Posted on October 9, 2014

NBA Player Says He Expects Opponents to Attack Him on the Court ‘Because I’m a Rookie and I’m White’

Michael Zennie, Daily Mail, October 7, 2014

A newly drafted Sacramento Kings players has reignited a race debate in the NBA after claiming that he expects his opponents to attack him on the court ‘because I’m a rookie and I’m white.’

Nik Stauskas, a 6-foot-6 shooting guard from Ontario, Canada, made the comments after his first appearance on an NBA court on Sunday.

He gave up eight points to the Toronto Raptors in the second quarter, including a dunk by Terrence Ross, and was targeted again and again by the Raptors offense.

After the preseason game, which the Kings lost 94-99, the 20-year-old Stauskas told a Sacramento Bee reporter: ‘I understand that I’m a rookie and I’m white, so people are going to attack me at all times.

‘Just coming out there in the game, I felt it right away.’

Stuaskas was picked eighth overall in the NBA draft this summer after playing two successful seasons with the University of Michigan Wolverines. He is considered a likely star of the NBA in the future for his strong three-point shooting ability.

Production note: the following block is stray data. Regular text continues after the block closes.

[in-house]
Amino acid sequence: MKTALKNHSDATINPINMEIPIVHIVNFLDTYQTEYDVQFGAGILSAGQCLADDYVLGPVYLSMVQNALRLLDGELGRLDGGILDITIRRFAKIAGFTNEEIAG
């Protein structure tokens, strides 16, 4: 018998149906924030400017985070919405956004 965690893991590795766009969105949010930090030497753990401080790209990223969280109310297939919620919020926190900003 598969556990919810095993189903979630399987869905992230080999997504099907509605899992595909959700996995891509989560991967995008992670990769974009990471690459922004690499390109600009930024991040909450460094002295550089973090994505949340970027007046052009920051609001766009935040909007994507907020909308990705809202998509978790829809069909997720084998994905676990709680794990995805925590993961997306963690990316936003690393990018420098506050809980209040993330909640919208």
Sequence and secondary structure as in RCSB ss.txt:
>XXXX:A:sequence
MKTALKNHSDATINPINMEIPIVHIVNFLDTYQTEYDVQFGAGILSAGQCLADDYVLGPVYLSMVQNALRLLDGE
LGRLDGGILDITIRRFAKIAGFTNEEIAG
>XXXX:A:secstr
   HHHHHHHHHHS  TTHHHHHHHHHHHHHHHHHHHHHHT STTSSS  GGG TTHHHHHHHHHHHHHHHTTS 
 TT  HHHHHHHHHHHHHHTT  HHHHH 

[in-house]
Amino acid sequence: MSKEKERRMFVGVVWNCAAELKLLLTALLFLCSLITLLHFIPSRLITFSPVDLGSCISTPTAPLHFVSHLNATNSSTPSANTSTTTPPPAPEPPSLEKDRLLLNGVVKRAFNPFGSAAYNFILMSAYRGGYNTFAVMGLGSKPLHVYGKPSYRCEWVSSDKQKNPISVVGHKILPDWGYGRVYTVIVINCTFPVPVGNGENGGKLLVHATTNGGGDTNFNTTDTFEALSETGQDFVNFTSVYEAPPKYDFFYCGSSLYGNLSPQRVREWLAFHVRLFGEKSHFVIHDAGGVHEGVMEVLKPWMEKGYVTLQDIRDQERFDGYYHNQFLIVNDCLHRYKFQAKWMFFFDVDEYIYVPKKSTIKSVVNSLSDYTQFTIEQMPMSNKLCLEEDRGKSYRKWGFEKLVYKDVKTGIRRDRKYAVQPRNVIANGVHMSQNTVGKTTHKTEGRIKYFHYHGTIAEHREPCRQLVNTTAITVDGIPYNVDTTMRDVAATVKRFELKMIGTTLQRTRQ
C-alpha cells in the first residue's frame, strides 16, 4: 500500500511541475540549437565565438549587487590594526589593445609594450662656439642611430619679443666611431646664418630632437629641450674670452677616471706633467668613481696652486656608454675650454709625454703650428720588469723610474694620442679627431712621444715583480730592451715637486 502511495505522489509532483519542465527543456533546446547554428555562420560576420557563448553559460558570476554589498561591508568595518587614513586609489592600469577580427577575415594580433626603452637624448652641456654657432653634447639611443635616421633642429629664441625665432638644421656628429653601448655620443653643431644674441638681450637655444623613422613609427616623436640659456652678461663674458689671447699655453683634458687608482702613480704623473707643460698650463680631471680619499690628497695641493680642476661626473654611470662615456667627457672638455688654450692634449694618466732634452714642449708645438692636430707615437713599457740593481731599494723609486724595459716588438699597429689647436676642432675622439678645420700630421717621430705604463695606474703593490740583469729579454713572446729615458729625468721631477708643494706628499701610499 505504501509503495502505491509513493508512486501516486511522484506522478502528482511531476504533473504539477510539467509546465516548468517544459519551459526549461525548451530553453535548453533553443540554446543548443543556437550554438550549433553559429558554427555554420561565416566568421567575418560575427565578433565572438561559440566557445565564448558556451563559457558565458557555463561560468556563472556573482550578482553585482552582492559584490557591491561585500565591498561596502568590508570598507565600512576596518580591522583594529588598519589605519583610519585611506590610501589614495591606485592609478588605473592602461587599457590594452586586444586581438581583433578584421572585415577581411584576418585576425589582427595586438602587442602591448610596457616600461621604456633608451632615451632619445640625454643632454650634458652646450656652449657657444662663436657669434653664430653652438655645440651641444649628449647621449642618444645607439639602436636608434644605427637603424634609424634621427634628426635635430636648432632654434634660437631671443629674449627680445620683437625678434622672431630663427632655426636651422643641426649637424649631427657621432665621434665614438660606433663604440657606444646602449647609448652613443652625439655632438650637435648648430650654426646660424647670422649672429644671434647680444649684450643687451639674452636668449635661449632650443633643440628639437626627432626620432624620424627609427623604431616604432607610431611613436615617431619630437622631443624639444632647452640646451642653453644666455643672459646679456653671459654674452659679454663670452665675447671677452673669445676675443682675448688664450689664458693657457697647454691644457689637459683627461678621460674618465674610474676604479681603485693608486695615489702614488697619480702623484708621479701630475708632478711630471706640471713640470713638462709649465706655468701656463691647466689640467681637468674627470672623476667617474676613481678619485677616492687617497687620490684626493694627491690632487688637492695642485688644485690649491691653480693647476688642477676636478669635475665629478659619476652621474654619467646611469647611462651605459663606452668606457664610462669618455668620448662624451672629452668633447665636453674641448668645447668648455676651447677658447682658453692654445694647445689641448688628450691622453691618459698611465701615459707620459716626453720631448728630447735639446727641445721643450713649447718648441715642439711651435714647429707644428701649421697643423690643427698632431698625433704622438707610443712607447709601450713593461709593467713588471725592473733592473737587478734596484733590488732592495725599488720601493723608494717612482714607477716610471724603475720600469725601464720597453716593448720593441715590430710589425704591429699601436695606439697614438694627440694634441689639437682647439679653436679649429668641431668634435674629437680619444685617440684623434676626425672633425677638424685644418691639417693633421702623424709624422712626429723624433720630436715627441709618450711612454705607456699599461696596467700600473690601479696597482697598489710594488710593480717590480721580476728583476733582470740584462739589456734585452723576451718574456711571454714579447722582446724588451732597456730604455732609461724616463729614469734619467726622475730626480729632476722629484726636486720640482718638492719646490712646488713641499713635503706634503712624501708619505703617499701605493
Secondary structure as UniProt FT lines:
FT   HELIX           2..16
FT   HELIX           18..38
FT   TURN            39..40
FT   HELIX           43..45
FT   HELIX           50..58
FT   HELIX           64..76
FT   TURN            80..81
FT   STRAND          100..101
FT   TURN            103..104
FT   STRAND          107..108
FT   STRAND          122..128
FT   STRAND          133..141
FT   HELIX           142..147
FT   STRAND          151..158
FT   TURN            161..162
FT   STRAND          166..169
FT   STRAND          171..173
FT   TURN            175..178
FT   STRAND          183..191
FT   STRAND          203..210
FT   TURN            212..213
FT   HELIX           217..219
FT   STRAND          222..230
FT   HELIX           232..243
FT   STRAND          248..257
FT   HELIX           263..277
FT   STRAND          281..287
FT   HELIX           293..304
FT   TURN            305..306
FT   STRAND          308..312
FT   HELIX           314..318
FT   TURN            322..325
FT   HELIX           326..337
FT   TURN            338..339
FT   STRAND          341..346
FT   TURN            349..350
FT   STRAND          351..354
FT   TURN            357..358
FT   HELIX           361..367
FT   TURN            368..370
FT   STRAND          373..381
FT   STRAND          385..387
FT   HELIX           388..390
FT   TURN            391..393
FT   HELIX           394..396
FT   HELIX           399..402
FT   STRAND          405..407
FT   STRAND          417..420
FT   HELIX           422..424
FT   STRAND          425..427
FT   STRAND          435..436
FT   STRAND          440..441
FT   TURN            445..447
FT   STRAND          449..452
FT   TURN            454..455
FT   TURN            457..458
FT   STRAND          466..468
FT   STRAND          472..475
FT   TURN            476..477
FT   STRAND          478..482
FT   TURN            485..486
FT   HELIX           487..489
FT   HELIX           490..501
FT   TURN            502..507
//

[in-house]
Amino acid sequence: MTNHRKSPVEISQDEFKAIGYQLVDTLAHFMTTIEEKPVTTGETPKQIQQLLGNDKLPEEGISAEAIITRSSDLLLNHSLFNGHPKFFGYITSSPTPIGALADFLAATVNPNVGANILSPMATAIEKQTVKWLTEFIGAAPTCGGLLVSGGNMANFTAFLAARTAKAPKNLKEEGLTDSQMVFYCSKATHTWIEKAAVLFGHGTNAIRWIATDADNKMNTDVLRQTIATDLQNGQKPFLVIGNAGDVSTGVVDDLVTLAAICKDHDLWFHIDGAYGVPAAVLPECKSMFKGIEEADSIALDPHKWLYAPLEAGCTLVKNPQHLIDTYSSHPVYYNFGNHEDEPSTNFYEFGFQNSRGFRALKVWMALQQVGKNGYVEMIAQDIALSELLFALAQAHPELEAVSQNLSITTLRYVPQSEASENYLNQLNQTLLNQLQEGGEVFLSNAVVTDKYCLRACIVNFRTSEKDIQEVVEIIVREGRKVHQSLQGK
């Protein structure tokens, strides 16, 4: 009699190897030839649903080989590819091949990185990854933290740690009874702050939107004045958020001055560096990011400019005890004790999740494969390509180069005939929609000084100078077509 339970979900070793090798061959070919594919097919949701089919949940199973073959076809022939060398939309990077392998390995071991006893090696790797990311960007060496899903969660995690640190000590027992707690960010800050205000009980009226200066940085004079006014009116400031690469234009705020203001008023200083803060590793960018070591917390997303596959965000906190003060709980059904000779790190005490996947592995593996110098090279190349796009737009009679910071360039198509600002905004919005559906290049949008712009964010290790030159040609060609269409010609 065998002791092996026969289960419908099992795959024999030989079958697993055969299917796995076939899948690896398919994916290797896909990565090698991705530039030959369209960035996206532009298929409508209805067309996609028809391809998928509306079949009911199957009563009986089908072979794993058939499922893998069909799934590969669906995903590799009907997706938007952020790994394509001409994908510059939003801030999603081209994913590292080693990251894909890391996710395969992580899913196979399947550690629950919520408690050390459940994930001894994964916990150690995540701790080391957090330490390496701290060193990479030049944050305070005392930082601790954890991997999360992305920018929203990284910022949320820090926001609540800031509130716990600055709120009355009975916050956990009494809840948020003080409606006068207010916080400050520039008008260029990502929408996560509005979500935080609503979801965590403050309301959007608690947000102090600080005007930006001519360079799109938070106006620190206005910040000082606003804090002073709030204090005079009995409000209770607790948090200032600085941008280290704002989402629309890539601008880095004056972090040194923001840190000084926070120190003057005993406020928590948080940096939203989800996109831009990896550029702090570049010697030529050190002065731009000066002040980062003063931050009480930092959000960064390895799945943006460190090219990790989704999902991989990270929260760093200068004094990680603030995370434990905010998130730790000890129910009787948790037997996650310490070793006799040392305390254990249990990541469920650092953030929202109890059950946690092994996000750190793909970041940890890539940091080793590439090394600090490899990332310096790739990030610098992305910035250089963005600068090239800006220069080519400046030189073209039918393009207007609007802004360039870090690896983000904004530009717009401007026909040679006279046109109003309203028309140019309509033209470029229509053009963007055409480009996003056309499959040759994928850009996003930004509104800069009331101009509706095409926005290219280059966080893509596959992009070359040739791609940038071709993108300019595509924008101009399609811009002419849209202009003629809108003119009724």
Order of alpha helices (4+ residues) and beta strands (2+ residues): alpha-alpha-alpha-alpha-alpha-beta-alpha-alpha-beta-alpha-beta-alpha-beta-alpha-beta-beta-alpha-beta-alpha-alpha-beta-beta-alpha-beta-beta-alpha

However, Yahoo Sports points out that the Raptors likely targeted Stauskas because he’s new to the league and because scouting reports listed him as weak on defense.

On Monday, it seemed he may have been regretting his words. He posted a quote on his Twitter account: ‘Work in silence, let success make the noise.’

Stuaskas’ claim, that there is a double standard for whites in a league where more than three quarters of the players are black, is not new. White and black players have been talking about it openly since the 1990s–at least.

In a 1997 Washington Post story, white players complained that they were stereotyped as only being three-point shooters and that they were slow and a liability on defense.

‘You can stop your man nine times in a row and if on the 10th time your man gets around you and dunks on you, you’re too slow. It’s a form of labeling that goes around in the league,’ Washington Bullets player Tim Legler told the Post at the time.

Even veteran NBA players have acknowledged the racial overtones. Last year when Minnesota Timberwolves star Kevin Love received NBA honors for ‘Which player does the most with the least?’ he deemed it the ‘White Guy’ award.

The 6-foot-10 Love, who was traded to the Cleveland Cavaliers this year, is considered one of the best white players in the league–even though he’s never led his team to the playoffs, or even a winning record.